If during the meantime, it does this again, tap the brake pedal------just a light tap, enough to make the brake light come on. Does this stop it?
     
  7. AveragEd

    AveragEd Well-Known Member

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    I think Texas Ton is on the right track. It sounds like the torque converter clutch (TCC) is chattering or engaging and releasing right away. It could be due to a failing sensor, a clogged oil passageway or the converter itself.

    Be sure to keep the throttle applied while you ride and release the brake pedal - the TCC releases when the throttle closes or when current flows to the stop lamps, so tapping the brakes with the throttle closed won't show you anything. If the converter is the area of concern, the condition will clear when the stop lamps are on because the TCC will stay disengaged.

    I'm trying to forget everything I knew about the auto repair industry, but if I recall correctly, the TCC isn't active until the coolant temperature reaches 140 degrees or so. If that's correct and the TCC is the problem, the condition should not be evident with a cold engine.

    Ed
     
  8. RickN

    RickN Well-Known Member

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    My Buick 3800 car did something similar to that. Turned out my intake manifold was going bad.
     
  9. AveragEd

    AveragEd Well-Known Member

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    Rick, Chevrolet V8s have a different style intake plenum, so they can't experience that same failure. But that is common on Series II 3800s and usually crops up at or a little past 80,000 miles - the composite plastic intake manifold plenum burns through around the EGR valve. But if every domestic engine only had that problem (and that's about the only one the 3800 has) and delivered the kind of performance and fuel economy a 3800 does, the industry wouldn't be in the shape it is.

    Ed
     
  10. RickN

    RickN Well-Known Member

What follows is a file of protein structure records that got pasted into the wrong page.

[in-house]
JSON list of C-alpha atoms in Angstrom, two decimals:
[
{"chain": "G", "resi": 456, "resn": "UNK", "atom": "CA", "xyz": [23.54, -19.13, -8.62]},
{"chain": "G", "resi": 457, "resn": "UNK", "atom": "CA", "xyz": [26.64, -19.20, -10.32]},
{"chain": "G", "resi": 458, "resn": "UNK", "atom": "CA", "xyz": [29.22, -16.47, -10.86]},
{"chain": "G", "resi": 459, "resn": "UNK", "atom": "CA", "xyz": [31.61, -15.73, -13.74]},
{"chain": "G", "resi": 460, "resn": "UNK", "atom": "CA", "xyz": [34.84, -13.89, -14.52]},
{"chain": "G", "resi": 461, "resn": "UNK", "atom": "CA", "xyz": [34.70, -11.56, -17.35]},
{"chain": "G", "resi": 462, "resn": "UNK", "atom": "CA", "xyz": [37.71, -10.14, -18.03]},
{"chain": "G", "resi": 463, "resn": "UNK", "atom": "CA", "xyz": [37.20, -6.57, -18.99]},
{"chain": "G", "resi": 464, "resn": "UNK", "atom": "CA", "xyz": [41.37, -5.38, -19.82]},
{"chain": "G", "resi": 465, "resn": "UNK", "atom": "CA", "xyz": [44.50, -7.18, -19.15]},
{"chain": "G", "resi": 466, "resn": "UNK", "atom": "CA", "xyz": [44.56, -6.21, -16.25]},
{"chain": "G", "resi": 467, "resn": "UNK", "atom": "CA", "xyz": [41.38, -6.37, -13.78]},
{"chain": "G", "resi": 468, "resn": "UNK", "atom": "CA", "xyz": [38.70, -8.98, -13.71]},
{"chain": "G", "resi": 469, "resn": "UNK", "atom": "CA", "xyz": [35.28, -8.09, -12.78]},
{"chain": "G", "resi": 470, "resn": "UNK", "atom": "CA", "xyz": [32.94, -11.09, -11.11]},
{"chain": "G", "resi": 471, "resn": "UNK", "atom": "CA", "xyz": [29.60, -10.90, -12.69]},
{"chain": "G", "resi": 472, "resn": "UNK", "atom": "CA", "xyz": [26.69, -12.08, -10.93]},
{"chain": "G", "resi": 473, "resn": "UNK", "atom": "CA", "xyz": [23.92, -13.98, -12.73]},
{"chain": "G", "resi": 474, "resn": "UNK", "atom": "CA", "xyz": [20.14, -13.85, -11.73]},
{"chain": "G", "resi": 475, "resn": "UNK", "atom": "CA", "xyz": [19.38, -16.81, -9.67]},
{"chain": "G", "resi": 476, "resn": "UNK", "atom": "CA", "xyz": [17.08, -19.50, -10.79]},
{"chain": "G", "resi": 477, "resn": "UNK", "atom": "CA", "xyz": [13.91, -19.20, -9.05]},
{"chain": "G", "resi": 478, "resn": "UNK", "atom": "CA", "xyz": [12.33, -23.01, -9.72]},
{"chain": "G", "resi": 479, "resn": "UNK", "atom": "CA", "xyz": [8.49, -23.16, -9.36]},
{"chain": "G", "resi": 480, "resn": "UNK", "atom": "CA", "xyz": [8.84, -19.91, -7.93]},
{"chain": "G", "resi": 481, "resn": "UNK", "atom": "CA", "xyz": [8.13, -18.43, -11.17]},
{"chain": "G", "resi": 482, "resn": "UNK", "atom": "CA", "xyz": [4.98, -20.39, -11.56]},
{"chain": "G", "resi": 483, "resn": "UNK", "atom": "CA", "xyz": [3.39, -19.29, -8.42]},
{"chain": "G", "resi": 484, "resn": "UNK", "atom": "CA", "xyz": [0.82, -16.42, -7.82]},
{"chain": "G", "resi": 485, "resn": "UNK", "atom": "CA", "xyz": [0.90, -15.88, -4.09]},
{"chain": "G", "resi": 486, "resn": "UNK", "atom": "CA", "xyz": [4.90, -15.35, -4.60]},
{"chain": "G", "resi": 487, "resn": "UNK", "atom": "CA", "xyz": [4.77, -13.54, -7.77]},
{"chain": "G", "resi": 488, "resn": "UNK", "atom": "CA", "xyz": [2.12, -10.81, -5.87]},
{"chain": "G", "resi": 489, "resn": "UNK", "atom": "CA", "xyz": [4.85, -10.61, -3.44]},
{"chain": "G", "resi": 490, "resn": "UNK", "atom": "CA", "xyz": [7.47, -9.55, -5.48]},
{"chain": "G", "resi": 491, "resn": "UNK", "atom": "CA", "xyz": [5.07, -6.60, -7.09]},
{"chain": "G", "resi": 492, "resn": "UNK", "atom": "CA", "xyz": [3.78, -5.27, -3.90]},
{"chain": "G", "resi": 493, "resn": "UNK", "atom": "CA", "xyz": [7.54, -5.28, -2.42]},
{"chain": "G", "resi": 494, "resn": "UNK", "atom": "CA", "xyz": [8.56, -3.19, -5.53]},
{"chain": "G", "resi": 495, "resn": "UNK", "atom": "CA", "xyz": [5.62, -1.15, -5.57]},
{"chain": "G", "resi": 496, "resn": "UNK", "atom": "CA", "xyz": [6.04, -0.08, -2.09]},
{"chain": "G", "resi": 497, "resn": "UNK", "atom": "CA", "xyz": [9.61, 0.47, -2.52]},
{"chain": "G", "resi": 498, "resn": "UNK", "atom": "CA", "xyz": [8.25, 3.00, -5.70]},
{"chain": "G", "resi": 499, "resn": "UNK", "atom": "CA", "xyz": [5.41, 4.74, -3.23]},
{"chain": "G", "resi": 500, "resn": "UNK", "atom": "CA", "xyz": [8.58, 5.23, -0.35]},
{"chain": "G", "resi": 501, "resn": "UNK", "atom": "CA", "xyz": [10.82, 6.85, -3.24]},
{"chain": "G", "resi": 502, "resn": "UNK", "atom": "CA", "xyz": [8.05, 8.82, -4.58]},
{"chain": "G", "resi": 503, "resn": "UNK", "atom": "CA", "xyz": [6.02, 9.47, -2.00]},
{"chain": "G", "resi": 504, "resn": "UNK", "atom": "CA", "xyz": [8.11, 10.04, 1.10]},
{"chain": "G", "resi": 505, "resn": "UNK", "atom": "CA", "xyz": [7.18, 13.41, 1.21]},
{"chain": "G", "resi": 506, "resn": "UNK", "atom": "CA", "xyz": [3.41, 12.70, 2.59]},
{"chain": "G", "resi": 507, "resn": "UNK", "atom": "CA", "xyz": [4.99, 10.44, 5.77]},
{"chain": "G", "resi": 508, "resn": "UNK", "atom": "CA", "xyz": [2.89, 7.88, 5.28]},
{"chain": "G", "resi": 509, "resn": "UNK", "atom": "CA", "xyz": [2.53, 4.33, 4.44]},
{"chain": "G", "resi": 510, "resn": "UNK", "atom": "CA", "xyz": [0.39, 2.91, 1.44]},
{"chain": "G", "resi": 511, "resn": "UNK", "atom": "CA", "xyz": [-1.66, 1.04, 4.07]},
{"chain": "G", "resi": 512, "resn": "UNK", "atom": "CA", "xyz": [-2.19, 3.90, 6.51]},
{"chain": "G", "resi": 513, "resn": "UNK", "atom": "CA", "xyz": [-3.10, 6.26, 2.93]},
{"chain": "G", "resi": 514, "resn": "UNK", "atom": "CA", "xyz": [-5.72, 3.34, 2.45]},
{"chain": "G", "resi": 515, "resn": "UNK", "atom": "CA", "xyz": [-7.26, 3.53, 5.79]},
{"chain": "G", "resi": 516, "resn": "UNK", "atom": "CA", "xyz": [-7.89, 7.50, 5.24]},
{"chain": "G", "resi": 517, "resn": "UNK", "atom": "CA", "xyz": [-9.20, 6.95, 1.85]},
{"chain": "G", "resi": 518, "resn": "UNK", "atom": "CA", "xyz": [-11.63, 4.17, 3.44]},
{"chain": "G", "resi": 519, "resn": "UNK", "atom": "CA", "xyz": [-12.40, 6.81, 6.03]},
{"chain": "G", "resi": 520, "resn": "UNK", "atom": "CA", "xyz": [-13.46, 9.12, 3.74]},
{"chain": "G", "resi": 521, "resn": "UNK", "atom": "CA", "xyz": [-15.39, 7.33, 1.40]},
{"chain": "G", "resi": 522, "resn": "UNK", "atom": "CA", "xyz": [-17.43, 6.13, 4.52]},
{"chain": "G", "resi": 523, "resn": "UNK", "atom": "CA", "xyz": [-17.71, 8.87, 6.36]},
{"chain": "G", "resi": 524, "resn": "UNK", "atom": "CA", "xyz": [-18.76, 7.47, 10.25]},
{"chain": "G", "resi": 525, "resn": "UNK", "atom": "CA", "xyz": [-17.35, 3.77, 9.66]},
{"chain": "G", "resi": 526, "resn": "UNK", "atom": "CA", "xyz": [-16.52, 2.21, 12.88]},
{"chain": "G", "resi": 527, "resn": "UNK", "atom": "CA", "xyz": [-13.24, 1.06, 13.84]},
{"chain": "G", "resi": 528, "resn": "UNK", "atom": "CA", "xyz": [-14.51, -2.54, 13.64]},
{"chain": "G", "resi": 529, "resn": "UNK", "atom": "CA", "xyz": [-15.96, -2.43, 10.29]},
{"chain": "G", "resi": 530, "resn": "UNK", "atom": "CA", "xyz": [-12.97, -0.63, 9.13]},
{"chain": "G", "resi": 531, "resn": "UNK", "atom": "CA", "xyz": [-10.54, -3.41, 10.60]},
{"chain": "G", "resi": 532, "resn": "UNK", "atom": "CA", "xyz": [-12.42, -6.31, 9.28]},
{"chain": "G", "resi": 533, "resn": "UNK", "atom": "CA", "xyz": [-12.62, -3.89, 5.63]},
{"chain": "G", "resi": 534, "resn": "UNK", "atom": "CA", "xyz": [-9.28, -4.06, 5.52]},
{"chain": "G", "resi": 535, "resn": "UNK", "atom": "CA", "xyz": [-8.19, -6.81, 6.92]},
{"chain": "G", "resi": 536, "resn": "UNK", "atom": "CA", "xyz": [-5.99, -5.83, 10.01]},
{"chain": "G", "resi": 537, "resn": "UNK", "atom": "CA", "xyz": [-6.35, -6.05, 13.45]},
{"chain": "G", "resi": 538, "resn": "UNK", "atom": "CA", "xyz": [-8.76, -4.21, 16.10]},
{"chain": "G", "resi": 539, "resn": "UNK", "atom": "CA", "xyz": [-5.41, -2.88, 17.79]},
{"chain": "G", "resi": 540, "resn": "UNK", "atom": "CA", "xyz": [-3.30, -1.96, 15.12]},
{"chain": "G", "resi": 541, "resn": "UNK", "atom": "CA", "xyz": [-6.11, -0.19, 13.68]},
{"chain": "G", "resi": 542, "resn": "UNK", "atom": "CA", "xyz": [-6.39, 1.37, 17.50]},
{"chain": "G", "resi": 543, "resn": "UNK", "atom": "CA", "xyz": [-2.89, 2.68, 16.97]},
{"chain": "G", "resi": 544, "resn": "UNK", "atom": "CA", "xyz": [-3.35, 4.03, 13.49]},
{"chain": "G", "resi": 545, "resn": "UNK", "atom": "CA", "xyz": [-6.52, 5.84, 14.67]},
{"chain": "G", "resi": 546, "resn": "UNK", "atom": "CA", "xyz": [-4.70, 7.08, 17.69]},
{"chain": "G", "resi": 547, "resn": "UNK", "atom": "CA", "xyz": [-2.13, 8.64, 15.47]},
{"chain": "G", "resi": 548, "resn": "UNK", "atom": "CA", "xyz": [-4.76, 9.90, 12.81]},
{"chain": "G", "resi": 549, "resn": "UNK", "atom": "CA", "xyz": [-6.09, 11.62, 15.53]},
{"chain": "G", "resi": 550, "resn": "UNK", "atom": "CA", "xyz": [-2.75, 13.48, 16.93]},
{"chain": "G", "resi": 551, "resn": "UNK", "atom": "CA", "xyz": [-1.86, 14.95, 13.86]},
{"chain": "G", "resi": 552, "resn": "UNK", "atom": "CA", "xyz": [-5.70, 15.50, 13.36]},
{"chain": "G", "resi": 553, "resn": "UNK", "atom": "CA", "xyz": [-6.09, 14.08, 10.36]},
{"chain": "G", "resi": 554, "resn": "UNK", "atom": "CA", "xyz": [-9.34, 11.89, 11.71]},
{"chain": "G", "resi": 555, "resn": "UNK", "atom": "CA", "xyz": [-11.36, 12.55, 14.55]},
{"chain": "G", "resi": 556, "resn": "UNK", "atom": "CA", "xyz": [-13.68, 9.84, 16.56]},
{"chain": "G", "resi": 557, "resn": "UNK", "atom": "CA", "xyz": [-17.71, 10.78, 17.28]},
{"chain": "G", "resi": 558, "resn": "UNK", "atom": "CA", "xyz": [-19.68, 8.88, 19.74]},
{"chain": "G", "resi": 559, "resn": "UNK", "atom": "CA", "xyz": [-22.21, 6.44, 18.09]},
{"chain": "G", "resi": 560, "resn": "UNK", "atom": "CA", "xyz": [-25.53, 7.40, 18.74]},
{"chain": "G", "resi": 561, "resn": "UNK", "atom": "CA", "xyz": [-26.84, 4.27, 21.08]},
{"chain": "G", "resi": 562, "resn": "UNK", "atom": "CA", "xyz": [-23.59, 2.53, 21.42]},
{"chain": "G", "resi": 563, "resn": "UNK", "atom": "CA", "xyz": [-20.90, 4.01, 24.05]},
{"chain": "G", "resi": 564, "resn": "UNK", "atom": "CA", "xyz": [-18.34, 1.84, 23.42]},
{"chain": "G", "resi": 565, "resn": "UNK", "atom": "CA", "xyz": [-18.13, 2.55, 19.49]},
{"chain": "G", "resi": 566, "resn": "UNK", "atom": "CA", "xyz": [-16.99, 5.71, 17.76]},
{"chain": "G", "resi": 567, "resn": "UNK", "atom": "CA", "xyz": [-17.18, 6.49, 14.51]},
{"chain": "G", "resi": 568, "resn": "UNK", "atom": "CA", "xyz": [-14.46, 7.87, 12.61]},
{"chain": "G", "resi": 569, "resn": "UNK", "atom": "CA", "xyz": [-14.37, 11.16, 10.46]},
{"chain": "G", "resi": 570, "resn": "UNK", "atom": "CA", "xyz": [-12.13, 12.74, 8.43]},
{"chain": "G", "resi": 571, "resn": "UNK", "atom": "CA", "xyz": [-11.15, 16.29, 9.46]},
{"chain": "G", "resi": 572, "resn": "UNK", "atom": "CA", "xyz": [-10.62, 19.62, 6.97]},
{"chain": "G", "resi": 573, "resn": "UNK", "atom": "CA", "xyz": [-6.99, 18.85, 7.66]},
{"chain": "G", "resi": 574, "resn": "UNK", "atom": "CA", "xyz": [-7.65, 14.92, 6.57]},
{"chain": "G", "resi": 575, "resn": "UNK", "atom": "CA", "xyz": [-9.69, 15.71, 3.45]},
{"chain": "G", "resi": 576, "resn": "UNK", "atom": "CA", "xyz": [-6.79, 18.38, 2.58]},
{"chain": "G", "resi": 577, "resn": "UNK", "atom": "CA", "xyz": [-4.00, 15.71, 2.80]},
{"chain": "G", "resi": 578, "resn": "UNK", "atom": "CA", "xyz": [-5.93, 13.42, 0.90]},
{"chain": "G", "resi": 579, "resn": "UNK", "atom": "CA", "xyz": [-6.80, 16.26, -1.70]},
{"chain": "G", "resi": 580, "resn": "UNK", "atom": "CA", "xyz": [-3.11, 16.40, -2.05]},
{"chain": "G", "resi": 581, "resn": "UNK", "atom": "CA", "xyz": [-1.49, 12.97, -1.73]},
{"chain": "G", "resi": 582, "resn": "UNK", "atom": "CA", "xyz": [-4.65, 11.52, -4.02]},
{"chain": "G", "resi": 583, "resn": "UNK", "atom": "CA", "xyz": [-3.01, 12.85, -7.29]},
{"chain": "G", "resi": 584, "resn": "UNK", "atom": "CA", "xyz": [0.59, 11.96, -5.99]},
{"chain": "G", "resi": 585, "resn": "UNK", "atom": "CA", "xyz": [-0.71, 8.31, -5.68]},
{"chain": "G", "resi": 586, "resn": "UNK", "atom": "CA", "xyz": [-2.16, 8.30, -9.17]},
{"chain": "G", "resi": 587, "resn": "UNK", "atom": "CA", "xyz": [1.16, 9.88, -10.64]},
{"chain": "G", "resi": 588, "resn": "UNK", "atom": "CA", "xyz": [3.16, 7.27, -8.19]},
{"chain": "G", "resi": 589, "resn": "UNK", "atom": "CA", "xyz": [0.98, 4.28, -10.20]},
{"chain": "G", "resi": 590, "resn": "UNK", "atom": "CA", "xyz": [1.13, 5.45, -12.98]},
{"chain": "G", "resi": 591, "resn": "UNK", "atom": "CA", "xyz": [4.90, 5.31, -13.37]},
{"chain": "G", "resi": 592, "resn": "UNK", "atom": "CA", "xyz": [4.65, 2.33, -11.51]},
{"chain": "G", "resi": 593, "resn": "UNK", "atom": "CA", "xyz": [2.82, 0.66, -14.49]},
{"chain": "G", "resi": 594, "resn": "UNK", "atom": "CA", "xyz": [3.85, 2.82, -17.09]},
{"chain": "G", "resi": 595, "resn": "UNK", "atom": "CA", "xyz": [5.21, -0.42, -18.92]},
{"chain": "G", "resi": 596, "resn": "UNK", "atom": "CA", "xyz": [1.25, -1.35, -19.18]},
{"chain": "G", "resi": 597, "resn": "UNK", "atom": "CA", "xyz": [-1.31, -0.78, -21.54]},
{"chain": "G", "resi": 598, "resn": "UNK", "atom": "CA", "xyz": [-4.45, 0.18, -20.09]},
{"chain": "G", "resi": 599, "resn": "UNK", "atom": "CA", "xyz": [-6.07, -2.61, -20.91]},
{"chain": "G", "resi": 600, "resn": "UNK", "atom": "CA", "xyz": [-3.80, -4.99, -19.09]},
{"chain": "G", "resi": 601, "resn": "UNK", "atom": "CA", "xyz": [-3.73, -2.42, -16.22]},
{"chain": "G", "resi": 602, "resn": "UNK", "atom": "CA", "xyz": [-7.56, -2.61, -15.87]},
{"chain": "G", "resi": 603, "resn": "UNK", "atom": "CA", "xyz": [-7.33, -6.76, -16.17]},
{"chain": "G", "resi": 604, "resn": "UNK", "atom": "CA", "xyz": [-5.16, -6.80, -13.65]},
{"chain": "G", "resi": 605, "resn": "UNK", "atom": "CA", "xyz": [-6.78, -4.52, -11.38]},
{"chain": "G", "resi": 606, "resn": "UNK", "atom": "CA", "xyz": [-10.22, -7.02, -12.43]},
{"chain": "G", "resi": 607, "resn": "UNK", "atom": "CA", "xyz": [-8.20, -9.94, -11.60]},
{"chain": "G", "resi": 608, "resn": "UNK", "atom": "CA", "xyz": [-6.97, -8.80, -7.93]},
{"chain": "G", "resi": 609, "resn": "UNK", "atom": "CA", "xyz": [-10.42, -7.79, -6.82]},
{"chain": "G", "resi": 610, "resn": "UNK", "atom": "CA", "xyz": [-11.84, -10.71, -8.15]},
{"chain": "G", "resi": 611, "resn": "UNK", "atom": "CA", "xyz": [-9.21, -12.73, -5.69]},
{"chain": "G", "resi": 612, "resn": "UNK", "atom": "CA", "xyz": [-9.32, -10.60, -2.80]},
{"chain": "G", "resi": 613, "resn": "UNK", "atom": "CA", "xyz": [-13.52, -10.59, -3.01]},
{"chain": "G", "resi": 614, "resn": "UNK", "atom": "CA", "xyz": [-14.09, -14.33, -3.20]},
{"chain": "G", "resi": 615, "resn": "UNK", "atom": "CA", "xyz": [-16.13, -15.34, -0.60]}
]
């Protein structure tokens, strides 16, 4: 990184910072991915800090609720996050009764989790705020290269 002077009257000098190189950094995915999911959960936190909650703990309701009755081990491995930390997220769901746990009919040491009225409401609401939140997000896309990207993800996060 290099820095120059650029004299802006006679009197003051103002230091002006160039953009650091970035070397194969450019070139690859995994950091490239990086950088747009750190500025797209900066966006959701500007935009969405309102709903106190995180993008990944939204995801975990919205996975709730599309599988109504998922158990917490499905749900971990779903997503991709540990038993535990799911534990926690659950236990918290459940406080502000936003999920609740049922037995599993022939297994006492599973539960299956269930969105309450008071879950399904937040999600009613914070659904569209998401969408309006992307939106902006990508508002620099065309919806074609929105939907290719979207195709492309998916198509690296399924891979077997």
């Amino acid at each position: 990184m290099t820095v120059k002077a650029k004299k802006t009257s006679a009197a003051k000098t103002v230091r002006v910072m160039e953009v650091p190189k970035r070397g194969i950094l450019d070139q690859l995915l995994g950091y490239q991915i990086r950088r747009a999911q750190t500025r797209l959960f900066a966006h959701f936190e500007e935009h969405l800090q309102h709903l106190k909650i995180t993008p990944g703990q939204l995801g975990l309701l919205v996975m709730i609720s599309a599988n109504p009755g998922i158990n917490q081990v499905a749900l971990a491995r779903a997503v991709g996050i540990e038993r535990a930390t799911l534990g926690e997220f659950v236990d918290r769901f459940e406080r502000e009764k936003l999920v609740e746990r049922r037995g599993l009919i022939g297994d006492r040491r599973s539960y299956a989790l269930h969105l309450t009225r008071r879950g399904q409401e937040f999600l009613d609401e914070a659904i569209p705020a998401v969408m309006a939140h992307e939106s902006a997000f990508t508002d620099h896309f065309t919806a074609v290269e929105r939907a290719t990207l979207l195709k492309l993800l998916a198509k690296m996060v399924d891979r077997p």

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    Ed, I'm on my 4th Buick with the 3800. I believe the one I have now is a Series 3, but the prior ones were the Series II. Those 3 all had the intake problem between 80-100,000 miles. Fixed that and ran them up to +200,000 miles.
    Probably the best engine ever made.
     
  11. Mismost

    Mismost TS Member

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    How are the tires? I had one do this and went tiring to figure it out and never did. Replaced the tires and the problem went away. You might try swapping the tires around and see if the problem moves with the tires.
     
  12. Duck

    Duck Member

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    Jan 29, 1998
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    Thank's Again All!,

    Before I sat down to read your post's, I was out thrashing the truck on
    hill, could not make it repeat exactly like the other night. It was there but not as bad. I will check again tomorrow and bump the brake under power and see if it cease's. Also the tire's were rotated awhile back. Tonight I kind of lugged the truck in and out of OD around 40mph on the hill. Finally I just stepped it down into passing gear and held it there, I lifted slightly not enough to make it upshift so it ran over 4500 RPM up the hill almost seemed like it should have upshifted on it's own if that make's sense?. However when I got to the top of the hill and slowed for my turnaround it was stumbling badly. I goosed it a couple of time's and that cleared up the idle?. No engine light either?. Any idea's?.